Brown says Parliament should decide when UK goes to war

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A final decision about going to war should be taken by Parliament not the Prime Minister, Gordon Brown said yesterday.

A final decision about going to war should be taken by Parliament not the Prime Minister, Gordon Brown said yesterday.

The Chancellor said the precedent set two years ago in allowing MPs to vote before the Iraq war should be a permanent feature. Currently the Prime Minister can invoke the royal prerogative to launch military action and bypass Parliament. "Now that there has been a vote on these issues so clearly and in such controversial circumstances, I think it is unlikely that except in the most exceptional circumstances a government would choose not to have a vote in Parliament," he told The Daily Telegraph. "I think Tony Blair would join me in saying that, having put this decision to Parliament, most people would expect these kinds of decisions to go before Parliament."

Meanwhile, Labour left-wingers said the Chancellor's decision to ride to the Prime Minister's rescue over Iraq increases the likelihood of a "stop Brown" campaign when Mr Blair steps down.

The Chancellor has previously indicated to friends he believes Tony Blair failed to consult the Cabinet properly and to provide enough information to the public or Parliament in the build-up to war in 2003. But Mr Brown gave a passionate defence of Mr Blair this week as the storm raged about the leak of the Attorney General's advice on the legality of war. He argued the Prime Minister had acted properly in the days before the invasion.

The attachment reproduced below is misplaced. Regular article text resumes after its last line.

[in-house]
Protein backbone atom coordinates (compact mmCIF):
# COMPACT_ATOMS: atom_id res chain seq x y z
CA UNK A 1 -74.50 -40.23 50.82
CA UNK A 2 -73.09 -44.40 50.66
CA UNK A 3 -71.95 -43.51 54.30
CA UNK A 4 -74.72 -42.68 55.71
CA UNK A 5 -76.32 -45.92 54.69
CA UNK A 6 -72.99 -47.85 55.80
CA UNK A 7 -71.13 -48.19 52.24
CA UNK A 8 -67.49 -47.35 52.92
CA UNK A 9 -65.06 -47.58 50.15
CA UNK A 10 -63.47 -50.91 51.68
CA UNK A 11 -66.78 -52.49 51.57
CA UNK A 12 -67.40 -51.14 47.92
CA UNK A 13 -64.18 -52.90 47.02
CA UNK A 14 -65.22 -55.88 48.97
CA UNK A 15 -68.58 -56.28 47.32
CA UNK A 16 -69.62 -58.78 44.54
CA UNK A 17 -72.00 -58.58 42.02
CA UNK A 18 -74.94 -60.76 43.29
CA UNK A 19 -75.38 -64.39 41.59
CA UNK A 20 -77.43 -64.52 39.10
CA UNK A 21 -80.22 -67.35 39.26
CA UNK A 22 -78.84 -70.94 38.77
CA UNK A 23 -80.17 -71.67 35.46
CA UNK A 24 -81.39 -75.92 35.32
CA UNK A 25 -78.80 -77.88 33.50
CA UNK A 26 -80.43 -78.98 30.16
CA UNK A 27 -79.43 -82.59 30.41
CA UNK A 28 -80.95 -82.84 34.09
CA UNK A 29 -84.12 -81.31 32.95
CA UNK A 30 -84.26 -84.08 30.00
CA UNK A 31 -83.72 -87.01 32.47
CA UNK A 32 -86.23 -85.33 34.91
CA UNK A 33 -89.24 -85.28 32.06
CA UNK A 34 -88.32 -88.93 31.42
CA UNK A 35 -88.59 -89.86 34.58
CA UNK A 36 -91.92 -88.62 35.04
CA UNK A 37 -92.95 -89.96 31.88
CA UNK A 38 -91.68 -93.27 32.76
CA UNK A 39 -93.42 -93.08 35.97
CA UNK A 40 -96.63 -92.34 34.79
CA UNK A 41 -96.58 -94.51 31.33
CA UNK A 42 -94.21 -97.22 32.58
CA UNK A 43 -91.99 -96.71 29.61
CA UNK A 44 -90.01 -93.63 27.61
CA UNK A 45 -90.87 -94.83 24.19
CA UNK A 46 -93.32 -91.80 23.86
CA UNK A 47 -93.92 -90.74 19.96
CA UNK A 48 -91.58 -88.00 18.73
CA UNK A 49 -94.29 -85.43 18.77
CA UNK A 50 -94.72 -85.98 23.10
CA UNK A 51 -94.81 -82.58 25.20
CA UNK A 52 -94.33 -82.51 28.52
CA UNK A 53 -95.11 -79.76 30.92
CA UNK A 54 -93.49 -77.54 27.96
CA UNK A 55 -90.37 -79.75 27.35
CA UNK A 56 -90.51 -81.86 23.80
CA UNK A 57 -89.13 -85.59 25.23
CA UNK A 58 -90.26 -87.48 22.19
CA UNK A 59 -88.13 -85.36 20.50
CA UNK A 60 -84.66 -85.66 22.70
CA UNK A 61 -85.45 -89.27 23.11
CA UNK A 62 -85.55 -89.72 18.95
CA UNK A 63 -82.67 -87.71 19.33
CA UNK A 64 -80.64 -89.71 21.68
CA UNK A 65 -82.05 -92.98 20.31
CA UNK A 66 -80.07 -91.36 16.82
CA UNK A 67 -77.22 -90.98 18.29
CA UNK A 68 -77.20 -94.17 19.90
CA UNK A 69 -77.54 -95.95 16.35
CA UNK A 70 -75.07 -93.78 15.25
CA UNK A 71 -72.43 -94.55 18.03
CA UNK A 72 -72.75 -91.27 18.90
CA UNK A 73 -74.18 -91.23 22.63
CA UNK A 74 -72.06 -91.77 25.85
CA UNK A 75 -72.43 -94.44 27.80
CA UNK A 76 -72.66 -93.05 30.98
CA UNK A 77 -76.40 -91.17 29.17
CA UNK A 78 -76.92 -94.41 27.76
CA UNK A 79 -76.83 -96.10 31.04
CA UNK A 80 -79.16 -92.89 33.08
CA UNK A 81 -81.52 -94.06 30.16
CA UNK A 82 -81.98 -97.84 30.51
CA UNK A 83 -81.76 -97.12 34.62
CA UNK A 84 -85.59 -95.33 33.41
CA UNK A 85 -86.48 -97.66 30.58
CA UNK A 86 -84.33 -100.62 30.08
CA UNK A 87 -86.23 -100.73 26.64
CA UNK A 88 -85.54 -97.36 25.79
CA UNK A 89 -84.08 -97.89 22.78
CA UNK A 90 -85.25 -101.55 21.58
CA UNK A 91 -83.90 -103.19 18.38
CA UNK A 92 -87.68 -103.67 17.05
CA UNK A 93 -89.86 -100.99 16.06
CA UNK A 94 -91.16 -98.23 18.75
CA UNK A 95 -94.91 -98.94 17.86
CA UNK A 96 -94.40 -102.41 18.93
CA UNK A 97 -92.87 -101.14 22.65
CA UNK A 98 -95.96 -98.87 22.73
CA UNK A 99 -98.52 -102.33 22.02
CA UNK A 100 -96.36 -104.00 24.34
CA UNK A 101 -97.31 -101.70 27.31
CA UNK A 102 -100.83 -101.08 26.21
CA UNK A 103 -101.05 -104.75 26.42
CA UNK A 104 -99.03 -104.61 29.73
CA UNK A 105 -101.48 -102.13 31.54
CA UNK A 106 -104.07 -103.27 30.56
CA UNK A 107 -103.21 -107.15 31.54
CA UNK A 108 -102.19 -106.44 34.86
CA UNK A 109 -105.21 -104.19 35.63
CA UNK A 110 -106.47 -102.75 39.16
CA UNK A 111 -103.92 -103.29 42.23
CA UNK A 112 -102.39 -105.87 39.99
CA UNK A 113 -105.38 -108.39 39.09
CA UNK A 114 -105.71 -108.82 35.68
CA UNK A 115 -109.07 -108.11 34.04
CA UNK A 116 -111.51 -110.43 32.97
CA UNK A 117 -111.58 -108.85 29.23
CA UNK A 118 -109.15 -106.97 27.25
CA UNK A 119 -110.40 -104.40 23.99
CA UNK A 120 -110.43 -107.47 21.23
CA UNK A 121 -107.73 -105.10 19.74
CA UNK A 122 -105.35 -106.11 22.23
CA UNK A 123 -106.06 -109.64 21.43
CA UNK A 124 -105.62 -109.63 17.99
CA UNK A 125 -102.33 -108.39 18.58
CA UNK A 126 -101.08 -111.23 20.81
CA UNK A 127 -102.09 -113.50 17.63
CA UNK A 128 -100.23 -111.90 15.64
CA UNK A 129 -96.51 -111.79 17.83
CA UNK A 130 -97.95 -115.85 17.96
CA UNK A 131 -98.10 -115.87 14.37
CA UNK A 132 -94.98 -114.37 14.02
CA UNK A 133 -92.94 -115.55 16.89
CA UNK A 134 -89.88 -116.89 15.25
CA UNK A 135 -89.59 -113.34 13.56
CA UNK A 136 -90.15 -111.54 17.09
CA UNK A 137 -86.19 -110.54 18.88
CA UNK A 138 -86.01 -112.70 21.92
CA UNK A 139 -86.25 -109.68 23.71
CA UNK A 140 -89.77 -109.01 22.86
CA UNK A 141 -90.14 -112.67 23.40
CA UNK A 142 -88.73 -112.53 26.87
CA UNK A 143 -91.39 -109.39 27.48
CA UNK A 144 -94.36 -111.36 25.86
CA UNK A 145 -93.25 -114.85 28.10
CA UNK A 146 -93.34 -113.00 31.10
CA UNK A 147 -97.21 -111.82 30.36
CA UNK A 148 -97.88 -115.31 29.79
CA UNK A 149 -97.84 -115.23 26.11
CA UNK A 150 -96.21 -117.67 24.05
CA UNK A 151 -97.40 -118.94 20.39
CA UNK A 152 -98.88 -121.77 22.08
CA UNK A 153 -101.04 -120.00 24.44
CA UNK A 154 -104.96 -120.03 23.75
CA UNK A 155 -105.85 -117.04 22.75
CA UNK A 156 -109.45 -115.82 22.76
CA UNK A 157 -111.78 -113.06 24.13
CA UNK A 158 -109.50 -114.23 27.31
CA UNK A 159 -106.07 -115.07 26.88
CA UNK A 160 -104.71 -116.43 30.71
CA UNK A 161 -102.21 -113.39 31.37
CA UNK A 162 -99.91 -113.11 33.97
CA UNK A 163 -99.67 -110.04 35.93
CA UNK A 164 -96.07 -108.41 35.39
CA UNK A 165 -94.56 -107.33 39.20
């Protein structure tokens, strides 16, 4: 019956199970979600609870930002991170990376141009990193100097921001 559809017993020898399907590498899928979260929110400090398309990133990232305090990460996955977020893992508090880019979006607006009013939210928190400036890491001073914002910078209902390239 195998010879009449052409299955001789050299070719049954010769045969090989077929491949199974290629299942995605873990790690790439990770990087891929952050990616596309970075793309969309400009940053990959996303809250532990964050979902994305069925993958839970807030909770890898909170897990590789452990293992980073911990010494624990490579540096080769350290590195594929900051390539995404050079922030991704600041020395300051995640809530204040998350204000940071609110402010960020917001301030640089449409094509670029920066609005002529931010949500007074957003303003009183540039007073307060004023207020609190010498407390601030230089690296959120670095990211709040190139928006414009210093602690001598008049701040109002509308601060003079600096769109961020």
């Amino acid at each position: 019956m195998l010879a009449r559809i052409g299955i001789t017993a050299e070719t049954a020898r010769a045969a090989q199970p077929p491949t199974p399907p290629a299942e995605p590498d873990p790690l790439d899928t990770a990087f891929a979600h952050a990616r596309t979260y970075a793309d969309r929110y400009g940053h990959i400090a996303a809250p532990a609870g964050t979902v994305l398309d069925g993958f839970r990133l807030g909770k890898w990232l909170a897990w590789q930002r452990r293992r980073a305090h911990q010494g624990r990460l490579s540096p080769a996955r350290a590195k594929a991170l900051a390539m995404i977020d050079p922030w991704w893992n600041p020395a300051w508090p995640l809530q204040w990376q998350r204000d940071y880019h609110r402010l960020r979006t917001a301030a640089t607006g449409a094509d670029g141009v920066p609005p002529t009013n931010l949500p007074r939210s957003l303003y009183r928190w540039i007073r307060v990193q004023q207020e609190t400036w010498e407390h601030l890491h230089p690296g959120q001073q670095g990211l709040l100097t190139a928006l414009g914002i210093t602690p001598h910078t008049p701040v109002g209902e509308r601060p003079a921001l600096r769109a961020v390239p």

Several left-wingers said Mr Brown's intervention over Iraq had strengthened their resolve to rally behind a candidate to oppose him. One possibility is they will approach Robin Cook, the former foreign secretary, to put himself forward.

One candidate defending a safe seat said: "Brown has signed a suicide pact by taking this approach. He has been bolted on to responsibility for Iraq." He added: "Apart from Robin Cook, none of the Cabinet appears to have raised any objections about the illegality."

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